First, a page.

The FILL is located in Harris Hall, room 5116. This is an open work space for any students currently taking UNIV courses. The FILL provides private, individual, and group work spaces, stationary and mobile white boards, two computers, a scanner, and a pay-to-print station. The FILL is open Monday through Friday from 7:30am to 7pm. Come join us!

The Office of Multicultural Student Affairs

Student Commons room 215

OMSA coordinates month-long celebrations such as Hispanic Heritage Month, LGBTQ History Month, Black History Month, Women’s History Month, and more. Their programming also includes regularly intercultural dialogues, cultural excursions, a diversity film series, and discussion groups for men of color, women of color, and LGBTQIA students. Their second floor offices offer study and recreational space, and walk-in support for interested students. For the 2016-2017 school year they will be hosting open discussion spaces on our Common Book, Just Mercy.

Overview of the Course Schedule

 Unit I: “A Tale of Love and Fallout”  

 We will use our analysis and discussions of Radioactive to produce multimodal projects—in this case, a children’s book about an historical figure of your choosing. You will need to think carefully about how to shape your ideas and narrative for a very specific audience and how to offer reasoning and evidence for the decisions you make about what material to include and exclude in your book. You will begin to identify and assess ethical questions and problems. You will reflect on your writing practices and revise your writing in light of written and oral responses.

Inquiry Questions: How do we approach a text in assessing not only its meaning, but also its methods? What kinds of support do writers need to offer for the assertions they make? What can one learn from a text about writerly choices and the craft of writing? How do shared understandings affect ethical choices? How does the writing/thinking situation change when the medium, mode, or audience changes?

 Core Assignment:

A children’s book that incorporates narration of an historical figure, along with a 2-3 page assessment of your process.

Unit II: “Written in Stone? Memory, commemoration, and community”

 You will examine texts that commemorate a particular cultural, political, or historical person or event by posing a research question and engaging in the research process. You will attend an intensive library instruction session to further learn about academic research in the VCU library system. You will also think critically about expert sources, their credibility, and their sources of knowledge. You will continue to reflect on your writing practices and revise your writing in light of written and oral responses. You will also practice generating ideas for larger writing projects, working to improve your ability in determining how sources relate to each other, how you discern and explain that relationship, and what meaning emerges from it.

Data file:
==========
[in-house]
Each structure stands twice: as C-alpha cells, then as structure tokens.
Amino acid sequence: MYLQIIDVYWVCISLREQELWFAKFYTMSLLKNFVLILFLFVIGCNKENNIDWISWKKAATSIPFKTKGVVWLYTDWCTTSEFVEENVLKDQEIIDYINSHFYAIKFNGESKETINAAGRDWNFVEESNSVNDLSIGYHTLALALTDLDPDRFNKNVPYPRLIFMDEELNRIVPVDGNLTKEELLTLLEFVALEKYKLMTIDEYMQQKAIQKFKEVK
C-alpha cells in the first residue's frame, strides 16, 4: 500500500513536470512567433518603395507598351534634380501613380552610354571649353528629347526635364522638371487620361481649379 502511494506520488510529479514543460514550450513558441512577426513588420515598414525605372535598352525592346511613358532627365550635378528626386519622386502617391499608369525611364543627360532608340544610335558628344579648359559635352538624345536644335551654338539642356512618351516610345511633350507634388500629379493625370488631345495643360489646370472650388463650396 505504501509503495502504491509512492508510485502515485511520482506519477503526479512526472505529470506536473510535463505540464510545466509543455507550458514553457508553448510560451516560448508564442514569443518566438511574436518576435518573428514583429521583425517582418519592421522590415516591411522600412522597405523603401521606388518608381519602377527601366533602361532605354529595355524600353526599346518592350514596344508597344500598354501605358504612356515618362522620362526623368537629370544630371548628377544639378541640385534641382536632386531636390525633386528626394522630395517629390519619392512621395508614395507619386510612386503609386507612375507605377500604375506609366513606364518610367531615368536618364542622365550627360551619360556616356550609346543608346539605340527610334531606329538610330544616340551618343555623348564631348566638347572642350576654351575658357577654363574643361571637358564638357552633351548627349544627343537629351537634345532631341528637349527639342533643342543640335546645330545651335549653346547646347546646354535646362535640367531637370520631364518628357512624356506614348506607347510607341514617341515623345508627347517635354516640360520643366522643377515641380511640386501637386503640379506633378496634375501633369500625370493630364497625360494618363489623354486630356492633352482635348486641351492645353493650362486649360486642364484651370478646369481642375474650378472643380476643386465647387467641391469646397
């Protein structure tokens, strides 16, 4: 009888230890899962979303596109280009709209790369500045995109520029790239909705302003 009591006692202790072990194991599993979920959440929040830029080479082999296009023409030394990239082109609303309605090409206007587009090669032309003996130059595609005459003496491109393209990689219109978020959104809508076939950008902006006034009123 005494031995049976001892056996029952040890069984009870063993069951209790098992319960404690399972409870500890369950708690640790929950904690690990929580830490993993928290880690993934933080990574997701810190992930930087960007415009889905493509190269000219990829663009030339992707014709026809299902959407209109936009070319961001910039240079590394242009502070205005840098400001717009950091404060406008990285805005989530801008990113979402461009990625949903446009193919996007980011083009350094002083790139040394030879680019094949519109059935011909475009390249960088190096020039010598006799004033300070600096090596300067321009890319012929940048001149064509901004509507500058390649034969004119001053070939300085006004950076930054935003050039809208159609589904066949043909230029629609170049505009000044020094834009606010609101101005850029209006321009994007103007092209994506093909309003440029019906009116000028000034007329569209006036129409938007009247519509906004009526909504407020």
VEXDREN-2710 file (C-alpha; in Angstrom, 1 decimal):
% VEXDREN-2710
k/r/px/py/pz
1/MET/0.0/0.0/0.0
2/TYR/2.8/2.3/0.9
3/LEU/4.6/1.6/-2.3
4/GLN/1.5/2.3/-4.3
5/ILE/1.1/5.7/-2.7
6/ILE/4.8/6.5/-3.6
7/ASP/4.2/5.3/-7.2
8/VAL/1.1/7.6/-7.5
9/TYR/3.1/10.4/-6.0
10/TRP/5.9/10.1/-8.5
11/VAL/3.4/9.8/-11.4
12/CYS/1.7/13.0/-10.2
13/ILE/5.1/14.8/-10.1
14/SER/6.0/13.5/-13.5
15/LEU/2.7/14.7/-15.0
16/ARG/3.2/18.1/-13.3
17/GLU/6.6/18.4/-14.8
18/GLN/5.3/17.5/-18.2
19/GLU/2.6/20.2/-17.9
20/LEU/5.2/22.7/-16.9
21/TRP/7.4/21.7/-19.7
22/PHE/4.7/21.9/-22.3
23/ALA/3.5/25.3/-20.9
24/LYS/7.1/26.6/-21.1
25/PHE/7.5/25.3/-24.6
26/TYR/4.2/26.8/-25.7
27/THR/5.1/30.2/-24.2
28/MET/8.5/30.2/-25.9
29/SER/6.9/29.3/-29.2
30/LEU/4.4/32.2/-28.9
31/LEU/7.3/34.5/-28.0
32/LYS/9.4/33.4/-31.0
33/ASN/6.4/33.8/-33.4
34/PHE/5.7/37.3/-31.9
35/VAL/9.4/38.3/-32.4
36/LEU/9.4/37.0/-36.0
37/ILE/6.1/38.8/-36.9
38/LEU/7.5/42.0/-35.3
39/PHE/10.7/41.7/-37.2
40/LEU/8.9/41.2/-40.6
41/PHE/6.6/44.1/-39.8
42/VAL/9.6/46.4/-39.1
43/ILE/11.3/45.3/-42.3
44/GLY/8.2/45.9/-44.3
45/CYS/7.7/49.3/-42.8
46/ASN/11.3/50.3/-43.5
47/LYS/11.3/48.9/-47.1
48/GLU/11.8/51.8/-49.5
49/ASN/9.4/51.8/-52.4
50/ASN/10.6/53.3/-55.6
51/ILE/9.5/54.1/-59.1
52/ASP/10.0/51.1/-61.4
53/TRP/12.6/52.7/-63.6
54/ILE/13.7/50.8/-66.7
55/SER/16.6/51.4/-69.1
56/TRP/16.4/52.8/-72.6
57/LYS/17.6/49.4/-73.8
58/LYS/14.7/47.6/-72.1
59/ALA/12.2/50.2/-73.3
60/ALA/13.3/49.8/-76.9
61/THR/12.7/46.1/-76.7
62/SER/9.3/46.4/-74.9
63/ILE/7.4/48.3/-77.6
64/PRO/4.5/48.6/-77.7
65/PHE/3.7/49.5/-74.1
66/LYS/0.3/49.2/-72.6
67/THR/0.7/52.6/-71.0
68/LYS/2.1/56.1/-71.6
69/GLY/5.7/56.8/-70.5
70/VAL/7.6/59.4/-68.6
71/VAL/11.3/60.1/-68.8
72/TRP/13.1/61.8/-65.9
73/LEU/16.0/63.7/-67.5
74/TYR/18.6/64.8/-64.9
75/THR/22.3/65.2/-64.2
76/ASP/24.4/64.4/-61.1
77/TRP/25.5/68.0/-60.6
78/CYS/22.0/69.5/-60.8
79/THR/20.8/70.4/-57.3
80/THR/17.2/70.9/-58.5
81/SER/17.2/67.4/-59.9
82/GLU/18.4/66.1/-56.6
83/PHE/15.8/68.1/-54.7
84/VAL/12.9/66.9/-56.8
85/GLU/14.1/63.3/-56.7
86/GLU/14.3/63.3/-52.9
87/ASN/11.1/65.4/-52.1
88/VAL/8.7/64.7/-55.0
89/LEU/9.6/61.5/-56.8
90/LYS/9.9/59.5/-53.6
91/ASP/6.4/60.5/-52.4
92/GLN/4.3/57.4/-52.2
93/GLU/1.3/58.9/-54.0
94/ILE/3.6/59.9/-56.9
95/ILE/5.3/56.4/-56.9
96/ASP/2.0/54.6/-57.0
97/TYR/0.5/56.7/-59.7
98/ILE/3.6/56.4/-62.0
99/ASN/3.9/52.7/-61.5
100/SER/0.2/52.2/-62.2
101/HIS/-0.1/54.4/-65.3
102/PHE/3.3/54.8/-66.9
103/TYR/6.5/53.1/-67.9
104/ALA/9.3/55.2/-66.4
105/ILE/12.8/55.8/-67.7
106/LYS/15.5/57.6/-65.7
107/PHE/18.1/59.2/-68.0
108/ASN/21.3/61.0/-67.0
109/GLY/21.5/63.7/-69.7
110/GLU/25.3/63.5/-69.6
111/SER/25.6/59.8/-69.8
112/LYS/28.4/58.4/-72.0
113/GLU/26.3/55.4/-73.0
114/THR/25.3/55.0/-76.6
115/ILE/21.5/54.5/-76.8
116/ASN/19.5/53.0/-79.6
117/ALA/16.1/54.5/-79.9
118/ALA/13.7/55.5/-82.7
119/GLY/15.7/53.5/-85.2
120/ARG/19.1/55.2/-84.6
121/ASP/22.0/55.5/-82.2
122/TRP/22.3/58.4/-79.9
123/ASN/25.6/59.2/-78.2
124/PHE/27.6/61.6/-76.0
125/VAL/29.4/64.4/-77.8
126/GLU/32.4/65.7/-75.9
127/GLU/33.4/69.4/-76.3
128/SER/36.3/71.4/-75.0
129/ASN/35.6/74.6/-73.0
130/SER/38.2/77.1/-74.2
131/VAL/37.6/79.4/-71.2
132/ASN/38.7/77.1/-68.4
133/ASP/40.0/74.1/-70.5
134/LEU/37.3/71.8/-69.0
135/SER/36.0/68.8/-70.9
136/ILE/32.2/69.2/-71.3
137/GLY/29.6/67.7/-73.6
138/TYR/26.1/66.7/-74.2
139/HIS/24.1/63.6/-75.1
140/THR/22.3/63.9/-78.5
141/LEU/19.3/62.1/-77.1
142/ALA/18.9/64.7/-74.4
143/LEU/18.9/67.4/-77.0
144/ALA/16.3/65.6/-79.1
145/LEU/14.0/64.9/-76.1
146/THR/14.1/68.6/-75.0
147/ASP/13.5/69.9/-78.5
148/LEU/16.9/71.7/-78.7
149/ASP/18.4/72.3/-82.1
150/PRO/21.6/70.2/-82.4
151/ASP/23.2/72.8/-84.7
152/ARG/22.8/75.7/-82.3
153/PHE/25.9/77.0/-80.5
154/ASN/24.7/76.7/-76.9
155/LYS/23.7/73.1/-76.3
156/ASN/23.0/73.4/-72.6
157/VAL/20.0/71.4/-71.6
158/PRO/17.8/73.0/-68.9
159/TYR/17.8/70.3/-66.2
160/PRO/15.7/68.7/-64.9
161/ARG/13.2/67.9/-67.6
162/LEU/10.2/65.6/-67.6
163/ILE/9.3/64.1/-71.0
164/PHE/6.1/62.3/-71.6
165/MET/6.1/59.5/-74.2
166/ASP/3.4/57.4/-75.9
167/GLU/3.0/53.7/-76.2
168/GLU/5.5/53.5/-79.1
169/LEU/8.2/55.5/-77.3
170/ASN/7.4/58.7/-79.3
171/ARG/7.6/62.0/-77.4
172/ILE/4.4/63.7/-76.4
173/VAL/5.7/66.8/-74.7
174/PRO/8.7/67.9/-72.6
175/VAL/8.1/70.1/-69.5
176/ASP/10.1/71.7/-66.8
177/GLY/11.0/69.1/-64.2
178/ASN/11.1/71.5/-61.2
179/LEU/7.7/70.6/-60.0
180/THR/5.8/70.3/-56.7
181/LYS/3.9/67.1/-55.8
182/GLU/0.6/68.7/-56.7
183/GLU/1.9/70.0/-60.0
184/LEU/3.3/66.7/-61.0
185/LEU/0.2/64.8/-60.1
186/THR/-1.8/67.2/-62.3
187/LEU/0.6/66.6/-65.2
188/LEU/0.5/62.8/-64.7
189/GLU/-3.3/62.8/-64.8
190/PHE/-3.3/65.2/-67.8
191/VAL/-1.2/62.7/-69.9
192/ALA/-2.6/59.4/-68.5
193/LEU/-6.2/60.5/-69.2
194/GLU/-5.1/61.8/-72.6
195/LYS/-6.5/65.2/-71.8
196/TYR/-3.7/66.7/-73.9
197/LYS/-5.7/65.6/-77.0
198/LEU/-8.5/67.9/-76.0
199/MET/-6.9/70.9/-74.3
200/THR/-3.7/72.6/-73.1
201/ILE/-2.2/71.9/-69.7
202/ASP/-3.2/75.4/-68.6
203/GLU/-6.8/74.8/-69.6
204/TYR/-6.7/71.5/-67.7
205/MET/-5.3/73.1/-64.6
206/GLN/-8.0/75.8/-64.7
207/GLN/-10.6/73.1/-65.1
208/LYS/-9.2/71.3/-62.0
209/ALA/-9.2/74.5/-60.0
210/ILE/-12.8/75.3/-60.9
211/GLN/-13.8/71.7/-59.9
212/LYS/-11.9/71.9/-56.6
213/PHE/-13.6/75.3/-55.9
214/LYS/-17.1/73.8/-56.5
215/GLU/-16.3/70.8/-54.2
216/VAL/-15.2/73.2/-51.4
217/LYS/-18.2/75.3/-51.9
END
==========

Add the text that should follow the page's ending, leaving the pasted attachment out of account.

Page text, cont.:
Inquiry Questions: How does considering the “larger” (i.e. social, political, historical, etc.) contexts of a topic lead to greater critical understanding? How can exploring “expert” sources help one understand these larger contexts? How are the larger questions that characterize the human experience changing over time or from culture to culture? How does organizing a topic and synthesizing sources for an academic audience lead to more substantive analysis?

 Core Assignment:

  • Writing: Analytical writing which summarizes, analyzes, and synthesizes outside sources (minimum of 4 pages or 1000 words)

Unit III: “Who Tells Your Story?”

 In this unit, you will utilize the research methods and writing strategies you learned about in Unit II to produce research questions that will lead to a proposal for a specific commemoration of your chosen person or event. The culminating product will be an ethical reasoning argument—a piece of writing that takes a position and/or makes a claim and supports that position through ethical reasoning and other forms of academic evidence. You will continue to reflect on your writing practices and revise your writing in light of written and oral responses.

 Inquiry Questions: How does one navigate thinking and research when writing for an academic audience? How does starting the research process with a question change the process itself? What kinds of questions lend themselves to ethical reasoning and academic research? How can different answers, and even different kinds of answers, to research questions, help form more complex claims? How can one maintain one’s “voice” within a more formal piece of writing? How do we begin to understand our place and represent our ideas in the larger academic conversation?

 Core Assignments:

  • Individual Writing: Ethical Reasoning Argument (5-7 pages or 1250-1750 words)
  • Individual Presentation of the Final Project

 Calendar: Spring 2017 

Monday Wednesday Friday
  January 18
Unit I Begins
20
23

This is the last day to add/drop classes.

25

 

27

Deadline for students to provide advance written notification to observe religious holidays.

30 Feb 1 3 Fishbowl One

 

6 8 10 First library visit (we’ll be in classroom 203 in Cabell instead of our usual room)
13 15

Last day for undergraduate grades of incomplete to be converted from fall semester

17 Fishbowl Two
20
Book Exhibition/Peer Review
22

 

24

Unit I Materials Due; Unit II Begins

27 March 1 3 Fishbowl Three
6

Spring Break

8

Spring Break

10

Spring Break

13 15 17

 

20

Grade and Project conferences

22

Grade and project conferences

24

This is the last day to withdraw from class with a “W.” Consult with your academic advisor before dropping a class.

27

 

29 31

 

Apr 3

Unit II Peer Review

5 7

Unit II Paper Due; Unit III begins

10 12 14
17 19 21
24

Individual Presentations

26
Individual Presentations
28
Individual Presentations
May 1

Last day of class

Individual Presentations

   

 

 

 

 

FI with Dr. Logan